Google's newest version of Android, 2.2 (otherwise known as Froyo—yeah, I know), was maybe not as well-leaked as we thought. Sure, we knew about tethering and Wi-Fi hotspot functionality, and Flash 10.1 support, but there's a lot more to Froyo than we realized.
First, what you see: a very slight redesign of the homescreen. The app drawer has the phone and browser icons pegged on either side, which is useful if you're the type of regressive oddball who actually makes phone calls with your phone. That's about it for UI changes, although there are some nice software additions.
There's Wi-Fi hotspot and tethering functionality, which we knew about (though it'll depend on carriers to decide cost for those features), but lots we didn't: automatic restore and backup of apps and files, a customizable search (you can search everything, or choose "Web," "Apps," or "Contacts" exclusively), an "update all" and "auto-update" feature in the Android Market, a solid-looking app and task manager (the cost of multitasking), better camera, and improved Outlook support.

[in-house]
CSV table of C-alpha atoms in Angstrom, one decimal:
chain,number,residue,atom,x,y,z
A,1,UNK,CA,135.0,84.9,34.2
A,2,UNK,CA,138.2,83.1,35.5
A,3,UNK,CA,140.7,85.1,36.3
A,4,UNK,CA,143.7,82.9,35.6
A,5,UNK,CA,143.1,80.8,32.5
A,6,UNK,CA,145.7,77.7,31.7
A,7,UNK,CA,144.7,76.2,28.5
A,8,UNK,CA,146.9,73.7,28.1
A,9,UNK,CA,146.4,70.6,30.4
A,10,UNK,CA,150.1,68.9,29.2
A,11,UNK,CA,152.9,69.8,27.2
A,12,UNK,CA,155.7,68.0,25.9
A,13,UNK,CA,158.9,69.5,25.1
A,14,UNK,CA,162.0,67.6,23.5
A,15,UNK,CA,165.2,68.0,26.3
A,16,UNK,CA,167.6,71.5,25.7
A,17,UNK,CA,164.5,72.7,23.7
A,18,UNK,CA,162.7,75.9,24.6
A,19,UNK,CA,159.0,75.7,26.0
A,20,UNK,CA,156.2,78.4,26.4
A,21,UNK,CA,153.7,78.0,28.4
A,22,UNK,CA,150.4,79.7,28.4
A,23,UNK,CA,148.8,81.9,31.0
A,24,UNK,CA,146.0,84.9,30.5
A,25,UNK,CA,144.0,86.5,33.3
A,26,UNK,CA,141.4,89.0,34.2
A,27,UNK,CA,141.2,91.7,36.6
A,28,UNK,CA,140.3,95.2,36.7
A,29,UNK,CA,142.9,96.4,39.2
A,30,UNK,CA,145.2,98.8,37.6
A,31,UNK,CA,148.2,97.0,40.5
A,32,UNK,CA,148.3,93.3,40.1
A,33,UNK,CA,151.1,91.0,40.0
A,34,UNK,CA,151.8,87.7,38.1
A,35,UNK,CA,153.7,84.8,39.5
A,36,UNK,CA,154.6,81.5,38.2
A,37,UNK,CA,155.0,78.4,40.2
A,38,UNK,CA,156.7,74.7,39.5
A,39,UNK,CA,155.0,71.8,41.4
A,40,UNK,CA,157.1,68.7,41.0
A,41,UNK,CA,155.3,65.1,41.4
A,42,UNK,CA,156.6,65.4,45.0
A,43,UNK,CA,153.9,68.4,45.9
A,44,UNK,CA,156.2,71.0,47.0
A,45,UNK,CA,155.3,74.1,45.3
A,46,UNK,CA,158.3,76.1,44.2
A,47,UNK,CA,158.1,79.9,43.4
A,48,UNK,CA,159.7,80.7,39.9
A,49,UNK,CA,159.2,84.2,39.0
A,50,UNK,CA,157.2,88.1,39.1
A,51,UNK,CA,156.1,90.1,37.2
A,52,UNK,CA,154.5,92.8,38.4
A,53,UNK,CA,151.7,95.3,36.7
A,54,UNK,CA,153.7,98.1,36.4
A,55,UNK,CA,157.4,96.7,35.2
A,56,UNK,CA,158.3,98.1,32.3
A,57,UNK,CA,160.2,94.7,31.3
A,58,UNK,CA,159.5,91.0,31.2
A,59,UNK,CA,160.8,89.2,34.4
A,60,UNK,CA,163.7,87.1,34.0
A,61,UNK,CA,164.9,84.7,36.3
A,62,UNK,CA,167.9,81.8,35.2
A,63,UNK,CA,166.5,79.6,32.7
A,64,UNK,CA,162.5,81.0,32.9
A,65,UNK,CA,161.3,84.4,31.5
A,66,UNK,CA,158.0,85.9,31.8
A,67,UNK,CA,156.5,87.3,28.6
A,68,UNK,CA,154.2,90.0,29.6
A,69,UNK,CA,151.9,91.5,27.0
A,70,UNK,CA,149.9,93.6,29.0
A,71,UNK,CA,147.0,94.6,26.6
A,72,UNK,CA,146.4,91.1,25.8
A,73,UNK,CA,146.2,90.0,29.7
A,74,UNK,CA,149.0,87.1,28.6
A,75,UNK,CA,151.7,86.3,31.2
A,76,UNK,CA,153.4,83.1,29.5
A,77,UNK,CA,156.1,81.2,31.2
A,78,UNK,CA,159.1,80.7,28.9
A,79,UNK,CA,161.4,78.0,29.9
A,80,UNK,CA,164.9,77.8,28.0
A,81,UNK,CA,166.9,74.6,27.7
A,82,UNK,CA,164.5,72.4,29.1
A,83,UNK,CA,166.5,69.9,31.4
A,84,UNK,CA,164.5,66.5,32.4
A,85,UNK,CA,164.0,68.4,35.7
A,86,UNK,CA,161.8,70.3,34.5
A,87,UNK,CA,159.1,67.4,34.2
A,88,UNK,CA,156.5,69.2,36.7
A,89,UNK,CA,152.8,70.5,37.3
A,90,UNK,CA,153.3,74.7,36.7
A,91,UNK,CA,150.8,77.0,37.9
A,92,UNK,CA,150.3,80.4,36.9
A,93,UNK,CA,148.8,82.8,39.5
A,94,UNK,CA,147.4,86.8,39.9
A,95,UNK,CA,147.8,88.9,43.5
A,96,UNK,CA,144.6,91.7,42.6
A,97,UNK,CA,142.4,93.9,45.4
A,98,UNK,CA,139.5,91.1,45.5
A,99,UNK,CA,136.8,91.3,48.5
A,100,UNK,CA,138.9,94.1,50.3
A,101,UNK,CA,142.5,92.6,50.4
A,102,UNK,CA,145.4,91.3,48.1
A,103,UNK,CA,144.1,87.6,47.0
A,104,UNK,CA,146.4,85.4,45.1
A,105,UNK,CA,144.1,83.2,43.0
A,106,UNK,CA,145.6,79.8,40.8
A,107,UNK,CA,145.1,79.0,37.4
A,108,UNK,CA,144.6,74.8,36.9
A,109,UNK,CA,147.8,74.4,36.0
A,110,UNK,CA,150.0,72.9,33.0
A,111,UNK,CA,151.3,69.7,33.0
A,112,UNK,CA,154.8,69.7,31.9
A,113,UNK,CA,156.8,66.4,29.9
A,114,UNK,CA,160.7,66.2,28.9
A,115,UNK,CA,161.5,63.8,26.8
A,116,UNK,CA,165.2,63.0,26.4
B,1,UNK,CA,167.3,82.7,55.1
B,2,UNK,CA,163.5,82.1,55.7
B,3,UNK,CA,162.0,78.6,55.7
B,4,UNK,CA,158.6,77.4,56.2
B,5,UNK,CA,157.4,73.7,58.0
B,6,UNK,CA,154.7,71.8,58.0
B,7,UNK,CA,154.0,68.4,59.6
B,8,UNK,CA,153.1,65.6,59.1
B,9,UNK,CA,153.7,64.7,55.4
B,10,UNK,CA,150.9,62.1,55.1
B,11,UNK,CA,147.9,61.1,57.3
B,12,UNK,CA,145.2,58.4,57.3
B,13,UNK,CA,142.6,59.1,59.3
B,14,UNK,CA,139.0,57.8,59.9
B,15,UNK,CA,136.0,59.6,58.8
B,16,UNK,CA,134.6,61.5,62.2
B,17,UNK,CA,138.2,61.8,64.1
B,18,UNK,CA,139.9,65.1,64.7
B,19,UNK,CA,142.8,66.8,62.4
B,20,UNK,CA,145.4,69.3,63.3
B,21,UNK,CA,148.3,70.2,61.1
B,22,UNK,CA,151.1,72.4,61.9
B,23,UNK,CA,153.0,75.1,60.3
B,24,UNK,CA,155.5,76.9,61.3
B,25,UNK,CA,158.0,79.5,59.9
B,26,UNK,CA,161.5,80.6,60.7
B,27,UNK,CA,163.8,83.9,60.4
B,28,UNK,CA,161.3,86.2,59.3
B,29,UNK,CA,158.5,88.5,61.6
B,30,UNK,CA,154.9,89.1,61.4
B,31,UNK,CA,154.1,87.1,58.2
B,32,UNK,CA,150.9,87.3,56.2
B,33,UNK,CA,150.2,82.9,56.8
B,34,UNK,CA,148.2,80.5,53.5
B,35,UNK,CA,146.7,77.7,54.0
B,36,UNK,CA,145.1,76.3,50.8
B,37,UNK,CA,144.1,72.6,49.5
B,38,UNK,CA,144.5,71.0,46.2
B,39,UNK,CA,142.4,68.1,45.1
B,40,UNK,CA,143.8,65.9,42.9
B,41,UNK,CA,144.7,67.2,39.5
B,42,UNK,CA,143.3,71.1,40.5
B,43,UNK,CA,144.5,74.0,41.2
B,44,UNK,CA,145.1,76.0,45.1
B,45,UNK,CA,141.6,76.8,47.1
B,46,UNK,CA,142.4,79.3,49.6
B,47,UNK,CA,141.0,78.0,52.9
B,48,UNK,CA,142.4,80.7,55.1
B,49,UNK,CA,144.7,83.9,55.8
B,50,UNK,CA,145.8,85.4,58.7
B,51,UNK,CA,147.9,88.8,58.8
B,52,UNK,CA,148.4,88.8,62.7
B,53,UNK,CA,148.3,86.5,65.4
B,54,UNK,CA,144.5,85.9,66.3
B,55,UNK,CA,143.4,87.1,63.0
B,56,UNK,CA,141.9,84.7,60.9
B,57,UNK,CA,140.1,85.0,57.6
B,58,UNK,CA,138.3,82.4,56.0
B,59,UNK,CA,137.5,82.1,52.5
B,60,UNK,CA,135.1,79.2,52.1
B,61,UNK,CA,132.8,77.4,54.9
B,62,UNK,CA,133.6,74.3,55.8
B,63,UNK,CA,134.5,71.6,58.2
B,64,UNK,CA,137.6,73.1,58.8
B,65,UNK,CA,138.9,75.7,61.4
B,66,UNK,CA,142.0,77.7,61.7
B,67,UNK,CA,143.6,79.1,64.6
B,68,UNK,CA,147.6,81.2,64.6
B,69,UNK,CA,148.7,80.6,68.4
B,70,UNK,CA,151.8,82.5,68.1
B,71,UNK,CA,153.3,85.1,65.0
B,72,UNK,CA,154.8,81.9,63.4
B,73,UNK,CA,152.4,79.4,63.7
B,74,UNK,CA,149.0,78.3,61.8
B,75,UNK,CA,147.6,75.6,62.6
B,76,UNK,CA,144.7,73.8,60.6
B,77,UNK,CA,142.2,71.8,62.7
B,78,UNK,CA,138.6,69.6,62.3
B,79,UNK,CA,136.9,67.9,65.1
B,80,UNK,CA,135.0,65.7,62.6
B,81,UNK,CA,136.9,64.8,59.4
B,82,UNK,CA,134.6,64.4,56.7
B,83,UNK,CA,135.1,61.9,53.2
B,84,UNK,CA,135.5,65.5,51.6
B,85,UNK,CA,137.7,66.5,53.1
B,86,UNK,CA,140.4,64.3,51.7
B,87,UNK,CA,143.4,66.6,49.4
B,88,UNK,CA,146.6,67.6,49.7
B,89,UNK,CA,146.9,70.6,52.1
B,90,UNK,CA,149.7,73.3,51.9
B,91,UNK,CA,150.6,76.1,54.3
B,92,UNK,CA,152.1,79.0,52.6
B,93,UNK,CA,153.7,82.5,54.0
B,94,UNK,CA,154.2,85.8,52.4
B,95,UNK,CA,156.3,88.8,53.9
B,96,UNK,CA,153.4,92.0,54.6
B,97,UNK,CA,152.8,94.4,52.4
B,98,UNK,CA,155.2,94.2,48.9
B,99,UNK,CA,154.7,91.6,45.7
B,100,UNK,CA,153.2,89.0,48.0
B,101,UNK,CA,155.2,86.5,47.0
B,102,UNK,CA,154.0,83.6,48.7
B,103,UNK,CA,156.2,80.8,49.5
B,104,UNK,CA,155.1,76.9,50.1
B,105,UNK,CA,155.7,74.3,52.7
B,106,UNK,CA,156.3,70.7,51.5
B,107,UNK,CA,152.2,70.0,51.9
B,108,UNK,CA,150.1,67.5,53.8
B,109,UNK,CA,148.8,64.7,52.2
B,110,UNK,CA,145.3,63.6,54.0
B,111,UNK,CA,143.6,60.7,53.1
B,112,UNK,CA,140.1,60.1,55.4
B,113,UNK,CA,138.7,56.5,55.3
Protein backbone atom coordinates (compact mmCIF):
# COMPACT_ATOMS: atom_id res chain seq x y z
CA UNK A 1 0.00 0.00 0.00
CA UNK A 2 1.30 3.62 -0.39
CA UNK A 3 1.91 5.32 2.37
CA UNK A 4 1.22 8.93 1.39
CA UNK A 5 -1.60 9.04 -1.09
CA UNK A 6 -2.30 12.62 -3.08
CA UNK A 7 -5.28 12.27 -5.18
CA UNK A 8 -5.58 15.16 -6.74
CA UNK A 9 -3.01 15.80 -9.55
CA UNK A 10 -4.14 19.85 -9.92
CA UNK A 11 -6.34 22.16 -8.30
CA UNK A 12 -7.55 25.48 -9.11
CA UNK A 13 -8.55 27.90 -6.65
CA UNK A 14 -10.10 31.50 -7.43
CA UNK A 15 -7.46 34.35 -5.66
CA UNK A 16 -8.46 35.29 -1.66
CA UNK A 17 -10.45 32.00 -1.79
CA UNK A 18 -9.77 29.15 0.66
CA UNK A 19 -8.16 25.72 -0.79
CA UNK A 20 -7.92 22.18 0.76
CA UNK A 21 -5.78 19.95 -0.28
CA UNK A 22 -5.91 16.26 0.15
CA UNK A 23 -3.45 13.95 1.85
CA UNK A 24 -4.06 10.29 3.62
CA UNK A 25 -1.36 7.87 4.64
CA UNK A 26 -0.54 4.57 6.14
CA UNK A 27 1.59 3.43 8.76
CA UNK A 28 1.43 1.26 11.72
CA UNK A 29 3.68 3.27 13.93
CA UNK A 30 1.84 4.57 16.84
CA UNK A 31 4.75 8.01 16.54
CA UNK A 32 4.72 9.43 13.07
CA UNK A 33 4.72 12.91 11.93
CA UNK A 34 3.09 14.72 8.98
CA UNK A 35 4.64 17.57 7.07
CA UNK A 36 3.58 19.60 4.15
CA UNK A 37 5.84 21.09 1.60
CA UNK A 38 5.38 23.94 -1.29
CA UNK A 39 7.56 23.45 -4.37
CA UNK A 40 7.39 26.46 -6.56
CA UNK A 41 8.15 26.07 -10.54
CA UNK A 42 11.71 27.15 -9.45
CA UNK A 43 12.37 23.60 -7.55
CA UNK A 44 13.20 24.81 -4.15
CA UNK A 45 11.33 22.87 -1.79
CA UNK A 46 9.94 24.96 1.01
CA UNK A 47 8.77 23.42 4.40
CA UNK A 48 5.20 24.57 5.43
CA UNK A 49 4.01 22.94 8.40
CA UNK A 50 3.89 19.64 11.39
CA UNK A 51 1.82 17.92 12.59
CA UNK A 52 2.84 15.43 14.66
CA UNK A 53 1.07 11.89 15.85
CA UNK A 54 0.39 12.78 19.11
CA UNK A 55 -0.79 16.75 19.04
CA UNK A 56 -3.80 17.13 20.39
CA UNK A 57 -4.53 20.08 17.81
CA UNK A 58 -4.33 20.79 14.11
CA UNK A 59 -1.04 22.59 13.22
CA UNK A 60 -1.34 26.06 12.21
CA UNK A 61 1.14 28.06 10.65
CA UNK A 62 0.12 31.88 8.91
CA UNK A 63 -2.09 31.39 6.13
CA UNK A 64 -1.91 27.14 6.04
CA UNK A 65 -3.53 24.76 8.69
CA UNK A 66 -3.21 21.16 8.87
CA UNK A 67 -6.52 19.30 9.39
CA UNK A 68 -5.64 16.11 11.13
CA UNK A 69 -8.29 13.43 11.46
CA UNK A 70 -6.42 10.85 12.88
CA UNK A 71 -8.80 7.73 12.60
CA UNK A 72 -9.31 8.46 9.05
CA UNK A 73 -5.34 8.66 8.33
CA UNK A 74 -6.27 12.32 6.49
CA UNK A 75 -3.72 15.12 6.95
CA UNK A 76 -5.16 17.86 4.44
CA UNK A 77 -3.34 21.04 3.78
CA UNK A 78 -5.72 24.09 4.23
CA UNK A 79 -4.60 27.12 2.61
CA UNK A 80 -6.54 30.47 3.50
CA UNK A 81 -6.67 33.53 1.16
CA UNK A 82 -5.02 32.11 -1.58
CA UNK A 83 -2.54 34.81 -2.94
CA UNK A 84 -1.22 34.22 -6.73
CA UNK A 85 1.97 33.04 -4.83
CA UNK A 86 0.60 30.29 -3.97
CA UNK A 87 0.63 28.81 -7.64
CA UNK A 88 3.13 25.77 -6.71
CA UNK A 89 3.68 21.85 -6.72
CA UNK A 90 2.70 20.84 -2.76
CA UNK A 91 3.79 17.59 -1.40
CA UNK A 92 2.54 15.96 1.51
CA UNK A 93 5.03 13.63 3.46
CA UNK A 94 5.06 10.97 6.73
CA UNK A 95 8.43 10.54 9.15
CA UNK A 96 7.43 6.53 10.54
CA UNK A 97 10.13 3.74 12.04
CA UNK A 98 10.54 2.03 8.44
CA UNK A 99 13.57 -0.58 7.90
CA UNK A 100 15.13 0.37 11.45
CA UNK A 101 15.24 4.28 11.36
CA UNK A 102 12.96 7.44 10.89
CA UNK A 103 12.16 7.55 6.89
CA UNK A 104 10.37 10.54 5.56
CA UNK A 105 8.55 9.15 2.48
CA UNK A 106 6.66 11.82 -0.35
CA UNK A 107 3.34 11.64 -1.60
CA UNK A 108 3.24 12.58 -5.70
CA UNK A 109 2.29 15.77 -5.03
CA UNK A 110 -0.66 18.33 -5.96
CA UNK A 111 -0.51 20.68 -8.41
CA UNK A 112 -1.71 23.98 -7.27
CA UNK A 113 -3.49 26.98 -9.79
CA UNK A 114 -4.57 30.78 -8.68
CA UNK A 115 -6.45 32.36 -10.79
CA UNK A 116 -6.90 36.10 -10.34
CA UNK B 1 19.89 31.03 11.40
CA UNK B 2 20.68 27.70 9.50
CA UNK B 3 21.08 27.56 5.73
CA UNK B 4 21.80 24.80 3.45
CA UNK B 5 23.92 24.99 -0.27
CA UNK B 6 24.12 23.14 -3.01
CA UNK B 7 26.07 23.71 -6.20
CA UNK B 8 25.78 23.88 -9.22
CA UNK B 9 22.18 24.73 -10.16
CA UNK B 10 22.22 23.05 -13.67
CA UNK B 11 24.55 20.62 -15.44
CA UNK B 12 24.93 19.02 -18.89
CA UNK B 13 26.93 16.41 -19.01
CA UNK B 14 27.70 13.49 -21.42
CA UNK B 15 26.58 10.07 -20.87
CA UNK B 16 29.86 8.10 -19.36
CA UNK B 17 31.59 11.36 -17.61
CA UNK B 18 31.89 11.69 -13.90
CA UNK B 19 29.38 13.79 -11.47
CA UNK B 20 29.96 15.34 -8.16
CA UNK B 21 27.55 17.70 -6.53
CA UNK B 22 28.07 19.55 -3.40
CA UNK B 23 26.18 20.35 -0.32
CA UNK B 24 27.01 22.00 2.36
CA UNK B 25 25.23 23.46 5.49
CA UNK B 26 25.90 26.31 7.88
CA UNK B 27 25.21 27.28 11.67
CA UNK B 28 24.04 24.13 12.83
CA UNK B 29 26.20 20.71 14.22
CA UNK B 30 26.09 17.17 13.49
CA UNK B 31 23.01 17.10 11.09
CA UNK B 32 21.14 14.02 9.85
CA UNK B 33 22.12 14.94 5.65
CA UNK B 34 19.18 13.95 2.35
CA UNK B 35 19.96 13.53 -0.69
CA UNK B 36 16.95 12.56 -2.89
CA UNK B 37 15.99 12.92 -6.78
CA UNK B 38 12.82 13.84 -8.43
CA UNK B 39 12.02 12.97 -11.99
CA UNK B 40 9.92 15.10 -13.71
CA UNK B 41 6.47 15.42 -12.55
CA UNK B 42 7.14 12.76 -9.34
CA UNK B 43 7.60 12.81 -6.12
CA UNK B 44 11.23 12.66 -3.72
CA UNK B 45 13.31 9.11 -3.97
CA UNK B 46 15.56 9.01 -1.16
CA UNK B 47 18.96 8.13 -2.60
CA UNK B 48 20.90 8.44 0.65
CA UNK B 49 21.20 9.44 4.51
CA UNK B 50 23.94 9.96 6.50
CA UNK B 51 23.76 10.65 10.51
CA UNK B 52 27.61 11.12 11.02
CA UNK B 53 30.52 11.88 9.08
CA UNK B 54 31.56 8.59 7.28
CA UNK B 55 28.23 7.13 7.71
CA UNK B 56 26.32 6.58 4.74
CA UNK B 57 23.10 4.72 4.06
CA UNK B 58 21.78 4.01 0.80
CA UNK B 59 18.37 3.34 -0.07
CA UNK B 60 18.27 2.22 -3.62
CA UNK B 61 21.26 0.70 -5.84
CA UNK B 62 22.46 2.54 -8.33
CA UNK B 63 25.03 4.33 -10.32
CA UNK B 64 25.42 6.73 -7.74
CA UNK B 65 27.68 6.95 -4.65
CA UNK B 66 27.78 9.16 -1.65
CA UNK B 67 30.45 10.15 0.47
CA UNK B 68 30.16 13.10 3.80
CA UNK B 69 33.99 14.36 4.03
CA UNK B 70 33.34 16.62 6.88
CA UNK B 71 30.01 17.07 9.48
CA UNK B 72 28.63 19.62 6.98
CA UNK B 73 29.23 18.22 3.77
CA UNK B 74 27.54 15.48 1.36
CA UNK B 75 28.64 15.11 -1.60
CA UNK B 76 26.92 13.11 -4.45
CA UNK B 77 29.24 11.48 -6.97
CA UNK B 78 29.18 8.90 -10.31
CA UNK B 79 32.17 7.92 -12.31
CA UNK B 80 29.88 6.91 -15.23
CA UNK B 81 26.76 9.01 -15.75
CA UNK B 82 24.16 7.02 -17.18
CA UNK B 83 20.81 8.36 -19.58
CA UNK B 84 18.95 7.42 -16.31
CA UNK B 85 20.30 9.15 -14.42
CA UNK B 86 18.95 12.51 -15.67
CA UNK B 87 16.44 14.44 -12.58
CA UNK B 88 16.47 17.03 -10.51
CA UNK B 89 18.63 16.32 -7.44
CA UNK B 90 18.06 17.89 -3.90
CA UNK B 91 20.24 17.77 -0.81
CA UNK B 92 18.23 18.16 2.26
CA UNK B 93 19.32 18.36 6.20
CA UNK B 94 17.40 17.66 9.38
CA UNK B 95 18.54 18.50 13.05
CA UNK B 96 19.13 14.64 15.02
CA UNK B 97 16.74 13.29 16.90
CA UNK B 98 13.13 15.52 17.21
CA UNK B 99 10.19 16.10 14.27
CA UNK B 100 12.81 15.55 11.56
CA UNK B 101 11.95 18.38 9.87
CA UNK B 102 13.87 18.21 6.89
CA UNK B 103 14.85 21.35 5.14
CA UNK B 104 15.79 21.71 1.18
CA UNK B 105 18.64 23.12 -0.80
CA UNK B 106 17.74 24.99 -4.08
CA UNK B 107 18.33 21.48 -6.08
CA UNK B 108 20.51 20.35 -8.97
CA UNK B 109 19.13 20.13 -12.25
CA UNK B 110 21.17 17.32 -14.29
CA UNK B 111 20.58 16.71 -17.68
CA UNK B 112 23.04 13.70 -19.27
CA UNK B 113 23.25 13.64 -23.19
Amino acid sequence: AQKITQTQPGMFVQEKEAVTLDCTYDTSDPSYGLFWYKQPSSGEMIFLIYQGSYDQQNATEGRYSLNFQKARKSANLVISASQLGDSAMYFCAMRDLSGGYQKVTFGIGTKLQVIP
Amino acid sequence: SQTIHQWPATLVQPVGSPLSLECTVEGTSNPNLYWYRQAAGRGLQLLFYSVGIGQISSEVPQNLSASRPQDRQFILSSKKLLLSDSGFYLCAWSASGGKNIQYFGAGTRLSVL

And now the biggies: Flash 10.1 support, which has been confirmed all along by Adobe, in their desperation to assure buyers that Flash really does work on mobile. But the craziest of all has to be Google's new attack on cloud-based music. Google showed off (with very little elaboration) the new "Music" section of the Android Market, which lets you buy music over a 3G or Wi-Fi connection just like you'd buy an app. No word on how exactly this will work—is it a new store? Which labels are on board? What's the price?—but it's definitely coming.
Even crazier, Google recently purchased a company called Simplify Media. Simplify makes a desktop application that streams media from iTunes to a mobile phone, and Google confirmed that this same functionality will be coming to Android. It's not clear if iTunes will be involved, but if they are...whoo boy. That's a five-fingered slap right in Apple's face—it's an amazing new feature, using Apple's software, that Apple's own smartphone can't handle. Imagine it—who cares how much storage your phone has? Your entire music collection is at your fingertips at all times!